Tag Archives: In Memory Business Intelligence

As BI market continues resurgence, technology is evolving

When studies and experts declare that the business intelligence (BI) market has experienced a resurgence, they really should include a qualifier. 

While technically true, the reemergence of BI solutions has been driven by technological innovations, many of which are completely different than traditional tools.

"The major investments in large-scale operational systems – ERP, CRM and SCM – over the past decades have given major benefits in terms of process efficiency, but they have not alleviated the need for better management information to steer the business," said Philip Carnelley, research director at Pierre Audoin Consultants (PAC). 

A recent study from PAC found that the business intelligence market is worth more than $42 billion, reported Channelnomics, and it's projected to grow at about 7 percent annually over the next four years. At the same time, Carnelley emphasized that the sector is undergoing a transition period, during which purchases are shifting "from one-stop shopping with ERP vendors to best of breed to get state-of-the-art solutions."

"Keep a watching brief on the emergence of both big data technologies and in-memory computing. These are developing fast, but still immature and will require new skills and investment," Carnelley said.

The new BI: Meeting specific goals
In the past, larger systems like ERP were popular for theie ability to store large amounts of information and provide decision-makers with unprecedented insight regarding data. However, achieving success with ERP was often a long and expensive process, and the low success rates were enough to make any leader question investing in the technology. 

Business intelligence, on the other hand, has the ability to fulfill very specific goals. Rather than overhauling an entire system, companies can deploy some of these new BI solutions that cater to mission-critical needs. 

In a recent blog post for PMLiVE, Data Intelligence managing director Mike Askew discussed some of the components of successful BI plans. For one thing, newer solutions like big data have the ability to store much larger amounts of information, which will be important with the rise of cloud computing, mobile and social media platforms. 

But more and more, companies are discovering that BI's capabilities extend well beyond that. For instance, as Askew pointed out, the technology can provide relevant data in real time regarding "local conditions such as markets, supply chains, reimbursement statuses, business structures and other local rules."

In other words, BI tools can accomplish most or all of what old-school ERP systems were supposed to, without the high risk of failure.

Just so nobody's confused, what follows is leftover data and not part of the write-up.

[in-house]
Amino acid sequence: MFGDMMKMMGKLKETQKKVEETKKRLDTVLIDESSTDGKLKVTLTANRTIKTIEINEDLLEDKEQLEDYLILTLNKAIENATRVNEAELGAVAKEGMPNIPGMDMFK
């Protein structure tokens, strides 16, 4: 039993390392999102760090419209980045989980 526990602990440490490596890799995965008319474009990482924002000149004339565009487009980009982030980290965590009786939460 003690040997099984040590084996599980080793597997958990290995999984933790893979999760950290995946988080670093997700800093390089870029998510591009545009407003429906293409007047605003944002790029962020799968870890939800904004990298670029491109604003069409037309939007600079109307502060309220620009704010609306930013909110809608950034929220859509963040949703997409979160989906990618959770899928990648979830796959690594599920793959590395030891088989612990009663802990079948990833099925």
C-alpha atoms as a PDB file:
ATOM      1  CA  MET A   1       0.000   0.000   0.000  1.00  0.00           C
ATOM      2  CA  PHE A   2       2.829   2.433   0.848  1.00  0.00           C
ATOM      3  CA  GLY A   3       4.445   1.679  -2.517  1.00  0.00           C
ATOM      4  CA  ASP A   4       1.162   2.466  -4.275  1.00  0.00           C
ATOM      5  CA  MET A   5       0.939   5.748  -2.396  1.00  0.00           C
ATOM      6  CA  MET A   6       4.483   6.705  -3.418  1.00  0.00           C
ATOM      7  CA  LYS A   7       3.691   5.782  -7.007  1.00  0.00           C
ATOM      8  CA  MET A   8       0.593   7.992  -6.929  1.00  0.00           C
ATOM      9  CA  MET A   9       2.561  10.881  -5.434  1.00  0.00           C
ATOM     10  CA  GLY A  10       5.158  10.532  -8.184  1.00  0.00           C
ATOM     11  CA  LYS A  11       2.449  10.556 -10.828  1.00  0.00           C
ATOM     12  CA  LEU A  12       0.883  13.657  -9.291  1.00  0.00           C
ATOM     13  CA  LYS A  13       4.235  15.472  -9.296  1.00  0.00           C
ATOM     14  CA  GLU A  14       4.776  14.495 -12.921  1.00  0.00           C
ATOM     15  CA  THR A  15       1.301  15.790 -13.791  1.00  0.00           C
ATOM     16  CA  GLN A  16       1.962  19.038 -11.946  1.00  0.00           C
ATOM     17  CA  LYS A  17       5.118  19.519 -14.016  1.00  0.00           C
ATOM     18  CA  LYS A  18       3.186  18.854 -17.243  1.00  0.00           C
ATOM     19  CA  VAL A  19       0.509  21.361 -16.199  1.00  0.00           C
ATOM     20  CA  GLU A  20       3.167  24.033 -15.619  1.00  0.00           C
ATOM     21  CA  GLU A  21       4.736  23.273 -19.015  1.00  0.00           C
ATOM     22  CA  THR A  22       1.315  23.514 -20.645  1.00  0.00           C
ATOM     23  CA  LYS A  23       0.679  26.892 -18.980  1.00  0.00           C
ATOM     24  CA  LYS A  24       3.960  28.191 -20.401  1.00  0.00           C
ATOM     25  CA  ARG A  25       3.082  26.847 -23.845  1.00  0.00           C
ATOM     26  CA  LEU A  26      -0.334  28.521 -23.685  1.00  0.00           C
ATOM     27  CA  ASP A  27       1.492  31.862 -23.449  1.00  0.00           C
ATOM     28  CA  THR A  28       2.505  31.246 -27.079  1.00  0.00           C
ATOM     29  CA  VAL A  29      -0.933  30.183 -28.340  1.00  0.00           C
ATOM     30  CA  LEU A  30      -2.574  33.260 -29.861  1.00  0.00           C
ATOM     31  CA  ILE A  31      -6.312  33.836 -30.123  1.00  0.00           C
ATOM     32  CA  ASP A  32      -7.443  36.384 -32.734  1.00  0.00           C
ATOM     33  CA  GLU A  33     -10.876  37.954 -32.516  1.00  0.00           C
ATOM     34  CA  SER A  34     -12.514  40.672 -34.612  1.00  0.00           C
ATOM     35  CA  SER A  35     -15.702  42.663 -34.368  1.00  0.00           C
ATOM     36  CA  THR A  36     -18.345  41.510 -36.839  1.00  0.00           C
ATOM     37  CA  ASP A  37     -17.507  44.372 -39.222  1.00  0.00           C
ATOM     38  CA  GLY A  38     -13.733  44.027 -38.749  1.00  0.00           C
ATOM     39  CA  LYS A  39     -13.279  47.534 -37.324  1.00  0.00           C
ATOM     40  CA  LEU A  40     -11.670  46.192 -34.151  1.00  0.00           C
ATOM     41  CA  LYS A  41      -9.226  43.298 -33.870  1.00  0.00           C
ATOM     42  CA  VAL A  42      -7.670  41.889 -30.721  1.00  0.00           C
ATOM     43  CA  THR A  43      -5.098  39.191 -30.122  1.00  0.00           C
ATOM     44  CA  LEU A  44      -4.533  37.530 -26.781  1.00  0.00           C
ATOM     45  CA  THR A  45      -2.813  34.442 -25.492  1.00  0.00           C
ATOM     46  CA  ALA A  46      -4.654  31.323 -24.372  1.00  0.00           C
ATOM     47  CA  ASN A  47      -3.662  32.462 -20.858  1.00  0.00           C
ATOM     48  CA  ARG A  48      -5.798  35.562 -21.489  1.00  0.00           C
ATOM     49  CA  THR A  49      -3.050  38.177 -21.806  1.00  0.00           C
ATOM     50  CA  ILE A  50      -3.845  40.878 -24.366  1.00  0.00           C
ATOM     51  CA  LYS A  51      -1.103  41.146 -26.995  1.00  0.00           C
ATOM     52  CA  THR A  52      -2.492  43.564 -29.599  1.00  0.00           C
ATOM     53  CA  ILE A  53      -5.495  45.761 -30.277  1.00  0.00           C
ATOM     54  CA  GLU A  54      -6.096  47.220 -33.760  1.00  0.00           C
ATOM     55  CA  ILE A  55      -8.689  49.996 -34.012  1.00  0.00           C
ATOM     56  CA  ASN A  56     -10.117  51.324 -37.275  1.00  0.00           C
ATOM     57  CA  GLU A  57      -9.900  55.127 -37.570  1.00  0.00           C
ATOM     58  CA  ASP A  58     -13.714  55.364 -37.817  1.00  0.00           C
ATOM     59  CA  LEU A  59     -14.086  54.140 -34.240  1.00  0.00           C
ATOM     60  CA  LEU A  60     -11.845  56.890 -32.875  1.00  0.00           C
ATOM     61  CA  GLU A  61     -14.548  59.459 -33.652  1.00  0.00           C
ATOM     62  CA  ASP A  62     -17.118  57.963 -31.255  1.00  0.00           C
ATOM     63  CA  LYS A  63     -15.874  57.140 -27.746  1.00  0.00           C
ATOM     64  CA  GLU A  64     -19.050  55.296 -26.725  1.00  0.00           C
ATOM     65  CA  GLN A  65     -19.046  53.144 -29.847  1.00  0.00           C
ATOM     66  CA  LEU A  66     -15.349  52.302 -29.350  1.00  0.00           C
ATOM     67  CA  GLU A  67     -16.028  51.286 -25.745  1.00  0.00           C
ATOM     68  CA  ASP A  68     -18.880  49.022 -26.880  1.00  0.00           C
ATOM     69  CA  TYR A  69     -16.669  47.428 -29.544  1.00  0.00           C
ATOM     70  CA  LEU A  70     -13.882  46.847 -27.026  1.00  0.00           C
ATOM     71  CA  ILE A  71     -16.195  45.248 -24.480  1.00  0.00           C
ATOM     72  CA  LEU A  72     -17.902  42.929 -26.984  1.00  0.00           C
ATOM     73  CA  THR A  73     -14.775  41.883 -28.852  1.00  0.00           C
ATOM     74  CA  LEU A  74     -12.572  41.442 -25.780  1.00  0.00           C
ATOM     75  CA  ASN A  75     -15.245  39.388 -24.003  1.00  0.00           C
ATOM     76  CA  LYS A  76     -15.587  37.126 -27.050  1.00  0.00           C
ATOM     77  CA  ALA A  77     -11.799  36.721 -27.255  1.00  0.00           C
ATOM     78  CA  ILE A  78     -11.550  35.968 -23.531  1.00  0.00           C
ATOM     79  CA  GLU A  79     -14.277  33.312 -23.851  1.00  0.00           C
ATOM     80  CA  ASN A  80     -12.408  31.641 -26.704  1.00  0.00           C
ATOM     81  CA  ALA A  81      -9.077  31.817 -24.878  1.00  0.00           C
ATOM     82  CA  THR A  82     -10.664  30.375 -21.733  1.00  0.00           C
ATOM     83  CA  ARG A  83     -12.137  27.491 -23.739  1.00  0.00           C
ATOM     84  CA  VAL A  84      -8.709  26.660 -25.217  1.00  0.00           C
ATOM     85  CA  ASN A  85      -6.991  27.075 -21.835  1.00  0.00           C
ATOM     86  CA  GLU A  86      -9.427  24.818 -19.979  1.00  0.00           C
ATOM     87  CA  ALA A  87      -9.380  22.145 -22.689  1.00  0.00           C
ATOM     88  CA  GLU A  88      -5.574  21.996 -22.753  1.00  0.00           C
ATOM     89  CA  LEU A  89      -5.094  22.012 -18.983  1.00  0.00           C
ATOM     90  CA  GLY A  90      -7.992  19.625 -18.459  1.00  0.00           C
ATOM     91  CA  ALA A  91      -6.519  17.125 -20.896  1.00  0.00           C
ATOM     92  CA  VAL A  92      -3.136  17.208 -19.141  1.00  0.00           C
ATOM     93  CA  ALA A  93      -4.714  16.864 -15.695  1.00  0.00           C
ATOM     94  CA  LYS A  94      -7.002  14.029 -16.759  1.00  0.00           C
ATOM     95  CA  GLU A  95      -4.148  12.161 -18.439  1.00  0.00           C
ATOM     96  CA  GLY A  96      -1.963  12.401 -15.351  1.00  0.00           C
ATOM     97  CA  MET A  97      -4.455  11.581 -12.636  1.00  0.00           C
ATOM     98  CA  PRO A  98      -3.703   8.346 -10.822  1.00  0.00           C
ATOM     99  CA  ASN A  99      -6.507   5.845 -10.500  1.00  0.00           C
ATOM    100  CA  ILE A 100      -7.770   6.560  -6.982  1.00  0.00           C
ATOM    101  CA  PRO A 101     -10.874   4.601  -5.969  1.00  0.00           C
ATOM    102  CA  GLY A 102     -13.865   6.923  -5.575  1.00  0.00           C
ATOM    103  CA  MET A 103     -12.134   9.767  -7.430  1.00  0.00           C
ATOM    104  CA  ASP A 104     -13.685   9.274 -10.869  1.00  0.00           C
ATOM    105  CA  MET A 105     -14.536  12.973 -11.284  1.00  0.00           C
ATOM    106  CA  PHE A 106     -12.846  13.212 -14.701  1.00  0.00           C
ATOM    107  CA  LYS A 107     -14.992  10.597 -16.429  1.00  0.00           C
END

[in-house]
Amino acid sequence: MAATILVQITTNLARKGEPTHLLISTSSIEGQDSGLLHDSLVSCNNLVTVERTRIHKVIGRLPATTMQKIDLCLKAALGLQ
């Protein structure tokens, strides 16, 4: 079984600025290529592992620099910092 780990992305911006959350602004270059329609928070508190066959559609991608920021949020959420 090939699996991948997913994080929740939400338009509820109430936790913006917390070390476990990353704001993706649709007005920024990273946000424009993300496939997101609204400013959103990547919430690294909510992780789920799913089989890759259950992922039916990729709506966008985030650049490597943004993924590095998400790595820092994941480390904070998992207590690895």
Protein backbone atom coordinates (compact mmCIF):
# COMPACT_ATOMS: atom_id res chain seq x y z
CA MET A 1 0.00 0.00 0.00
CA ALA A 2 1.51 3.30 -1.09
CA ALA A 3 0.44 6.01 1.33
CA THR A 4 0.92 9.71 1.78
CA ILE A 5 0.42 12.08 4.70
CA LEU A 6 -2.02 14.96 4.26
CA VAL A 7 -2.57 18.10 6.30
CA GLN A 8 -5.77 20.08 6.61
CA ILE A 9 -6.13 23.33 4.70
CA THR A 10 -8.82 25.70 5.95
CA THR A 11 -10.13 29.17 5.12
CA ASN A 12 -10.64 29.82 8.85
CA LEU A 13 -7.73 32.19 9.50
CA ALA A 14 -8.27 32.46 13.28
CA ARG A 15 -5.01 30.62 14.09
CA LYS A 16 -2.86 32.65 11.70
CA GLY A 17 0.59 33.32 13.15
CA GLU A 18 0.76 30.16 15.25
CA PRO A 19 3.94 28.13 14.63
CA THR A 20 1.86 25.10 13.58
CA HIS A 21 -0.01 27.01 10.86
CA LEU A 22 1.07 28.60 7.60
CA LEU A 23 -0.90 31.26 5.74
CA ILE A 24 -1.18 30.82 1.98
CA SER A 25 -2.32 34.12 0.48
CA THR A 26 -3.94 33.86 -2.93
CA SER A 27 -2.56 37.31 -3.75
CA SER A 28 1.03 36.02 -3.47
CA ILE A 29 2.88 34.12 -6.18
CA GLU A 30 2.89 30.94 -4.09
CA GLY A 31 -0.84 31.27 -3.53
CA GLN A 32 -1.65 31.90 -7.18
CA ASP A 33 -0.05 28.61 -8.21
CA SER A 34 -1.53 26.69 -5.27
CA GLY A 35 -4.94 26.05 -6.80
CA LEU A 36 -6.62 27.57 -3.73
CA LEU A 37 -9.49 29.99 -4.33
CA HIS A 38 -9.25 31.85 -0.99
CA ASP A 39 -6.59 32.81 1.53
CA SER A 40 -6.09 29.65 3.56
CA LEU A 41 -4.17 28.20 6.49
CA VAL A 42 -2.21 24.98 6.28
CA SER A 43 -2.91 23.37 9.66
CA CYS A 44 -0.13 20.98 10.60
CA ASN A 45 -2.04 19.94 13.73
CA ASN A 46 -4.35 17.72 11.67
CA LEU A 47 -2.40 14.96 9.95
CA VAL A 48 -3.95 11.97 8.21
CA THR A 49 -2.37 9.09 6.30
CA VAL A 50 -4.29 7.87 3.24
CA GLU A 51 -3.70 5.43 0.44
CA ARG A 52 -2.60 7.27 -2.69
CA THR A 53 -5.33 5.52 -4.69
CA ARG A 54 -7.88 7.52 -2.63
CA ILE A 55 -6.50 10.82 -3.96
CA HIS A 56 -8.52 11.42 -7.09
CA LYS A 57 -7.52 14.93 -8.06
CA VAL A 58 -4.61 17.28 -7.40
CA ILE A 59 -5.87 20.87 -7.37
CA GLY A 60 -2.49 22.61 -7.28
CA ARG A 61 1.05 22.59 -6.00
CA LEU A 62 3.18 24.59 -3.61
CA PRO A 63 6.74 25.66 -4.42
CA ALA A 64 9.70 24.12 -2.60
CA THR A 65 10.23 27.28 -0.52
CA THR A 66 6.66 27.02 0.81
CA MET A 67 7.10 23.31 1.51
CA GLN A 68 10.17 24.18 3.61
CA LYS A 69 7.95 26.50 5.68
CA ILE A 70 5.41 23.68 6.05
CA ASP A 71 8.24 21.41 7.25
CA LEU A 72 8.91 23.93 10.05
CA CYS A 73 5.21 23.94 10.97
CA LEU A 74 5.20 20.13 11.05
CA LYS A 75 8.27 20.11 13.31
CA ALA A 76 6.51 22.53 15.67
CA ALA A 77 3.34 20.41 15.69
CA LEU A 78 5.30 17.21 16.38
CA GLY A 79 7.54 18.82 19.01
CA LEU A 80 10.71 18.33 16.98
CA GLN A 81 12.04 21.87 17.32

In-memory analytics: An amazing cost-saving tool

Automotive Resources International (ARI) is a global fleet management company that offers services ranging from consulting to risk management. Therefore, it was a problem when one of ARI's clients claimed the reports didn't provide quality enough insights. 

On the bright side, the problem never had anything to do with a lack of information to analyze – quite the opposite. Oftentimes, the ARI's database was so massive that it required too much time and resources to adequately respond to client requests.

"A lot of the reports were more aggregate because they took so long to run," Powell told TechTarget. 

Not only that, traditional analytics tools simply aren't capable of analyzing these vast databases. This is why a lot of companies are turning to in-memory analytics instead.

"We just design a report, put it out in front of the customer and then they can click it and it runs instantaneously, on the fly," Powell said. "If they want to start getting into the details and navigate down to anomalies or [data that points toward new] opportunities, they can."

In-memory solves problems of inefficiency
In a recent blog post for Business 2 Community, Terry Moffatt, executive editor for content and media production at SAP, highlighted several of the benefits of in-memory reporting, particularly when it comes to cutting costs. Citing statistics from IDC and IDS research, those advantages include:

  • Significantly better database management. This also leads to less time needed to aggregate different sources of information, which was one of the biggest problems ARI had with its traditional processes of compiling reports. 
  • IT expenditures declining dramatically. In-memory reporting has low capital costs in the short term, and over the long haul IT professionals have to spend substantially less time managing databases, thereby cutting down labor expenditures.
  • More productive IT departments. Because tech professionals are spending less time on duties mentioned above, they can reallocate their focus to areas like security, system administration and more, the blog post noted.

According to TechTarget, many companies have already achieved similar results by putting in-memory tools to work. For instance, Joshua Greenbaum, an analyst at Enterprise Applications Consulting, said his company's supply chain processes run a lot smoother, as he can now "do multiple planning scenarios in minutes as opposed to hours."